Four Trends in Home Buying and Renovating From 2022

4 Trends in Home Buying and Renovations From 2022

Dec 06, 2022

A house is one of the most mean­ing­ful pur­chas­es a per­son will make in their life­time. Not only do home­own­ers want their hous­es to reflect the hard work that led up to the pur­chase, but they also often plan to increase the val­ue of their invest­ment by con­tin­u­ous­ly upgrad­ing fea­tures of their homes. Enter your home improve­ment brand.

It comes as no sur­prise that home­buy­ers and sell­ers make up a sig­nif­i­cant seg­ment of the home improve­ment mar­ket, but what projects are recent home­buy­ers jump­ing to under­take and why?

To bet­ter under­stand the moti­va­tions and desires of this con­sumer cat­e­go­ry, the Home Improve­ment Research Insti­tute designed a sur­vey to assess recent home­buy­ers’ behav­iors toward home improve­ment projects and how they change over time. The study also helps man­u­fac­tur­ers and retail­ers bet­ter iden­ti­fy the con­sumer out­look for mak­ing home improve­ments based on the type of recent home­buy­ers (e.g., first-time buy­ers, expe­ri­enced buy­ers, new home­buy­ers and exist­ing homebuyers).

Won­der­ing how to bet­ter posi­tion your home improve­ment brand among a par­tic­u­lar type of home buy­er? Here are some top take­aways cov­er­ing the rela­tion­ship between home­buy­ers and home improvement.

1. More than 90% of homebuyers participate in home improvement projects.

Accord­ing to HIRI’s Recent Home Buy­er Study, more than 9 in 10 respon­dents who pur­chased homes in the last year have since under­tak­en home improve­ment projects. For con­text, this fig­ure is up from 83% in 2020, up from 70% in 2018, and com­pa­ra­ble to 83% in 2016. 

Home­buy­ers that par­tic­i­pat­ed in home improve­ment projects with­in the first year spent a medi­an of $6,000 doing so, usu­al­ly to make their homes more beau­ti­ful, to match per­son­al pref­er­ences, and replac­ing old materials.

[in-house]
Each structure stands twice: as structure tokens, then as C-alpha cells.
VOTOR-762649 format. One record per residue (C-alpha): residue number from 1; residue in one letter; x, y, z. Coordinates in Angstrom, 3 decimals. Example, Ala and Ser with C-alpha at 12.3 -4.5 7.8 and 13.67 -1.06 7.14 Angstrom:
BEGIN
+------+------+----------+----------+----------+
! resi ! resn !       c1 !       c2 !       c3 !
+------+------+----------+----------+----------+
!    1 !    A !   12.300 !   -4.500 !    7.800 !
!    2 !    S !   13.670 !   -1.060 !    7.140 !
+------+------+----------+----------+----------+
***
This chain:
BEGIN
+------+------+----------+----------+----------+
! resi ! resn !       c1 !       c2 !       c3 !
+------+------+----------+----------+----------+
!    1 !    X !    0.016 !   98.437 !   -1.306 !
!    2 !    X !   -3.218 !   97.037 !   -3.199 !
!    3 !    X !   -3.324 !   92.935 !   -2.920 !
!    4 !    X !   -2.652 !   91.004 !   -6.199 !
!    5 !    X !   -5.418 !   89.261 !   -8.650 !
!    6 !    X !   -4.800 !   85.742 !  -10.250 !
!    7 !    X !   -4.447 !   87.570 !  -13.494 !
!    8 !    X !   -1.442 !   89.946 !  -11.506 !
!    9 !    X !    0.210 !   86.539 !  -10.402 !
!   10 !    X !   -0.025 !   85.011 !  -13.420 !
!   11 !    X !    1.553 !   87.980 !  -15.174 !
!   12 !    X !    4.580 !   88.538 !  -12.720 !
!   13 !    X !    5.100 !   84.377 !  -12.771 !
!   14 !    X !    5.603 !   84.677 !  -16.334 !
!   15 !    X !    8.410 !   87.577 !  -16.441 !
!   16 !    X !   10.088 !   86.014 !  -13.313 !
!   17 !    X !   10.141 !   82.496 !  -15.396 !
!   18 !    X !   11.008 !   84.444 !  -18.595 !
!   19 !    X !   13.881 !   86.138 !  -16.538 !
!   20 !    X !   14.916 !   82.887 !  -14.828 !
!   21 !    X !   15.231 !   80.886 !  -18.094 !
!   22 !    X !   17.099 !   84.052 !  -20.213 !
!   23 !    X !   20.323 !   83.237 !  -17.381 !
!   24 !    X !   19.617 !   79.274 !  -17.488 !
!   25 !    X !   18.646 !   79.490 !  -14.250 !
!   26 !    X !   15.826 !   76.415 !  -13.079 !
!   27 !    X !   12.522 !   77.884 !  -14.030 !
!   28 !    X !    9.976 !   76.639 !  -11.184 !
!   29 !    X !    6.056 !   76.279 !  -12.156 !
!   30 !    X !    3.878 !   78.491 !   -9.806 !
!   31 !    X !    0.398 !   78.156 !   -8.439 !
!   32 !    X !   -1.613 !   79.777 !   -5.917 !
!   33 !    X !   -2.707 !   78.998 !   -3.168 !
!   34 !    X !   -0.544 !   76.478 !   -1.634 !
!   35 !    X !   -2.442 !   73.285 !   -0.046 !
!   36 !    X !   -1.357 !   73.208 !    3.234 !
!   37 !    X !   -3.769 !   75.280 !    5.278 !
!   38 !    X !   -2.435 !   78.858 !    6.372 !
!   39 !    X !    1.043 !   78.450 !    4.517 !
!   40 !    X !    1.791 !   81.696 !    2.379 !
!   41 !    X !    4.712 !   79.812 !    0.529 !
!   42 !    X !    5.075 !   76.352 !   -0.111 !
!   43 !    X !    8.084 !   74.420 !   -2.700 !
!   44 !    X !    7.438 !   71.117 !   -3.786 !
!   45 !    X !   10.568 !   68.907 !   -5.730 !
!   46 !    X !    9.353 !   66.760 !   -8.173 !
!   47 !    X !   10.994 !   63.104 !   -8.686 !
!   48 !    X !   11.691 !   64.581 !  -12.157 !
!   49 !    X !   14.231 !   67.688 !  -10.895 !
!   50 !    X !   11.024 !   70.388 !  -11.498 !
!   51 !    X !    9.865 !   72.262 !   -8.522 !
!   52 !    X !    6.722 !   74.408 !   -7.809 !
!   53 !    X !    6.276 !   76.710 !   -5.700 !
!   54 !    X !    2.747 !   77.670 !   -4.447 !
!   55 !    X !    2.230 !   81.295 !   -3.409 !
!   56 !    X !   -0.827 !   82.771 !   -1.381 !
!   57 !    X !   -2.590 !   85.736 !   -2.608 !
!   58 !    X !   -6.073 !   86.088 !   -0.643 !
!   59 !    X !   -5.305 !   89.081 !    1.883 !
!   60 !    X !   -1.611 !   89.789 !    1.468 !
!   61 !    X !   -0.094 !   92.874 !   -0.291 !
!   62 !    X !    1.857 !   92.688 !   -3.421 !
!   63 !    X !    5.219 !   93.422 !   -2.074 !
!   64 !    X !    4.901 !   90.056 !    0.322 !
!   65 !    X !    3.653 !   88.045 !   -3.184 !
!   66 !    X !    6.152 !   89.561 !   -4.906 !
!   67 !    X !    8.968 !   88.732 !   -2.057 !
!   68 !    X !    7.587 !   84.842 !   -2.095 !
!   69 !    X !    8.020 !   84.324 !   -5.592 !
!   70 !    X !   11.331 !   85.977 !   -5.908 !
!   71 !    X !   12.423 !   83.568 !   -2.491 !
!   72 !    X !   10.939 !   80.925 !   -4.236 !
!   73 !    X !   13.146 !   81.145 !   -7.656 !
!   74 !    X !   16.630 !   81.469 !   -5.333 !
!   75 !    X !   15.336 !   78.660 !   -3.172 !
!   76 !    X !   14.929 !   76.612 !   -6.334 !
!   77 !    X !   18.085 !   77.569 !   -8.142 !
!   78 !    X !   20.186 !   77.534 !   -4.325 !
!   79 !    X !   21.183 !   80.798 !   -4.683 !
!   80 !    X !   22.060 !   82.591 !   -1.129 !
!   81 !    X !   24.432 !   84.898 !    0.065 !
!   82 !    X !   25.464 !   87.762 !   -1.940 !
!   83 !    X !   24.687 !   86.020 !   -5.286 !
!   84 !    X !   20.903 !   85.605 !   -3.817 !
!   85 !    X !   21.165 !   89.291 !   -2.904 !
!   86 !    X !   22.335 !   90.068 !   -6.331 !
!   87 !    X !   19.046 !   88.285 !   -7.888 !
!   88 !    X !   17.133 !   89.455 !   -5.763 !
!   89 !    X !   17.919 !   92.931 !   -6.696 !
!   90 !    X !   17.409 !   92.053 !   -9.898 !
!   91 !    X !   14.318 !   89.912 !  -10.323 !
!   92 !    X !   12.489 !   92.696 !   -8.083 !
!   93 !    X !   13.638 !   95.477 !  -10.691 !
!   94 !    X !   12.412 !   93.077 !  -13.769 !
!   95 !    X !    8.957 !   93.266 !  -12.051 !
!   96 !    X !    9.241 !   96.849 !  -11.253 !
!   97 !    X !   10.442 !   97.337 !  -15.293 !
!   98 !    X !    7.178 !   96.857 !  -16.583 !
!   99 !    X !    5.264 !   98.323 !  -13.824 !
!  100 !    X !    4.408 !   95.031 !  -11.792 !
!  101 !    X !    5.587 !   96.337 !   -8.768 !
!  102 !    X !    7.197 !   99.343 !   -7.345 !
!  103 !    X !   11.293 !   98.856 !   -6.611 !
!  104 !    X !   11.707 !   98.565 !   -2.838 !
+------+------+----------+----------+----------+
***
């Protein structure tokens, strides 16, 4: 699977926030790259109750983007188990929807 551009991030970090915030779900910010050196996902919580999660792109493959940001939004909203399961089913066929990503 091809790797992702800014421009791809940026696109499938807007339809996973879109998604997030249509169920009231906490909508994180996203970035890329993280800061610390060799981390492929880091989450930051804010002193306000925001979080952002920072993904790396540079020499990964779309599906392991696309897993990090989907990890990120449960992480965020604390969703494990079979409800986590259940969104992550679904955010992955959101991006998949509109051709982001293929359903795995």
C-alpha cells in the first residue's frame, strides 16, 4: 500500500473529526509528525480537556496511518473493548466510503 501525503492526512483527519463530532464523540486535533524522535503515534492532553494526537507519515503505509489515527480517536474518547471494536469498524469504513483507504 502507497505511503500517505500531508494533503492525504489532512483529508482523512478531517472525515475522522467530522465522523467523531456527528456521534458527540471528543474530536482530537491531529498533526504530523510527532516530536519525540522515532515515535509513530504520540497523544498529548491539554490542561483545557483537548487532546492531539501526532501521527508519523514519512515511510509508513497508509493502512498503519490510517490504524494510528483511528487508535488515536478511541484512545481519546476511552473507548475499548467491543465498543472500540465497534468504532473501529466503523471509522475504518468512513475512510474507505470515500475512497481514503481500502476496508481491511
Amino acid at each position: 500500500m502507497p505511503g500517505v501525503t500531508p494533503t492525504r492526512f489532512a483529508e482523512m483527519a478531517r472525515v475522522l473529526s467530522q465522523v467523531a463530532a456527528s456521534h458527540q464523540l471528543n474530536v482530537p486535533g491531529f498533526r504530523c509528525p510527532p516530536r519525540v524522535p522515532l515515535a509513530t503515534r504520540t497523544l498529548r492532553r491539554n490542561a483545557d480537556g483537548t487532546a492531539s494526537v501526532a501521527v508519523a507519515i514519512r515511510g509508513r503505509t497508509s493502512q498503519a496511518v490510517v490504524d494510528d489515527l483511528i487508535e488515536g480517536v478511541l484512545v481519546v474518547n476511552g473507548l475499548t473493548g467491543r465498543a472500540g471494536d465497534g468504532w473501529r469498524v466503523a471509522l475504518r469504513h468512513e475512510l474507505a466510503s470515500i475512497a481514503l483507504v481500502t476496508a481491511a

Top Areas Improved

  • Kitchen – 42%

  • Bath­room – 33%

  • Deck, patio, porch or fenc­ing – 31%

  • Land­scap­ing or cement work – 30%

  • Bed­room – 27%

2. Most home sellers made home improvements before listing.

It’s not just new home­own­ers who are imple­ment­ing home improve­ments. Ren­o­va­tions to exist­ing home fea­tures can help increase the val­ue of a home, which is why 75% of home­buy­ers who sold their pre­vi­ous home made improve­ments before putting it on the mar­ket. These home­own­ers spent a medi­an of $5,000 doing so, usu­al­ly to increase their home’s val­ue and help it sell faster.

What does this mean for home improve­ment prod­uct mar­keters? The home improve­ment life cycle may peak both imme­di­ate­ly after and imme­di­ate­ly before pur­chase, so it’s impor­tant to add val­ue and for your mes­sage to res­onate with con­sumers on both sides of the journey.

3. Homebuyers were more likely to buy fixer-uppers in 2022 than in years prior.

While rates were still low­er, hous­ing that was more afford­able than rent­ing and that offered the oppor­tu­ni­ty for long-term invest­ment were the top moti­va­tors for buy­ing a home in 2022, accord­ing to HIRI data. 

How­ev­er, prop­er­ty val­ues have increased dra­mat­i­cal­ly in the last six years. Per­haps because of that, recent home­buy­ers have been more like­ly to buy a home that required addi­tion­al work than they were in 2020. Home­buy­ers are account­ing for the real­i­ty that afford­able hous­ing stock will require repair and remod­el improvements.

Fur­ther, the actu­al ren­o­va­tion lev­el required as report­ed by sur­vey respon­dents has been com­pa­ra­ble to the amount of home improve­ment prod­ucts and ser­vices respon­dents intend­ed to purchase. 

We expect this trend to con­tin­ue in 2023 and 2024 based on the decreas­ing afford­abil­i­ty of the hous­ing mar­ket and the hes­i­tance of builders to increase new con­struc­tion output. 

Webinar: HIRI Monthly Tracker: 2022 in Review and 2023 Outlook, WATCH

4. First-time buyers are more willing to buy homes that need renovations.

Com­pared to their more expe­ri­enced coun­ter­parts, first-time buy­ers were sig­nif­i­cant­ly more will­ing to (and ulti­mate­ly did) buy homes that need­ed some work. First-time buy­ers also tend­ed to buy old­er, less expen­sive homes, which explains why some ren­o­va­tion work may have still been desired after move-in.

Look­ing to tap into the pow­er of gen­er­a­tional dif­fer­ences in your mar­ket­ing mes­sag­ing? Home improve­ment mar­keters can study the moti­va­tions behind the projects new home­own­ers may desire and sup­ply them with the right tools and prod­ucts to get the job done.

For exam­ple, mil­len­ni­als (who are gen­er­al­ly first-time buy­ers) cite affordability/​better invest­ment, a bet­ter loca­tion and need­ing more square footage as the top rea­sons for buy­ing. As such, home improve­ment projects may include increas­ing stor­age space in the home or equip­ping rooms with mul­ti­pur­pose functionality.

Regard­less of whether home improve­ment activ­i­ty hap­pens before a home sale or after (or some time in between), under­stand­ing home buy­er behav­iors and moti­va­tions can help home improve­ment retail­ers and mar­keters bet­ter con­nect with those who are seek­ing their prod­ucts and services.

For full access to data from this sur­vey and detailed infor­ma­tion on all home­buy­er demo­graph­ics, join HIRI as a mem­ber today. Book your con­sul­ta­tion to assess what HIRI mem­ber­ship would mean for your cross-func­tion­al teams.

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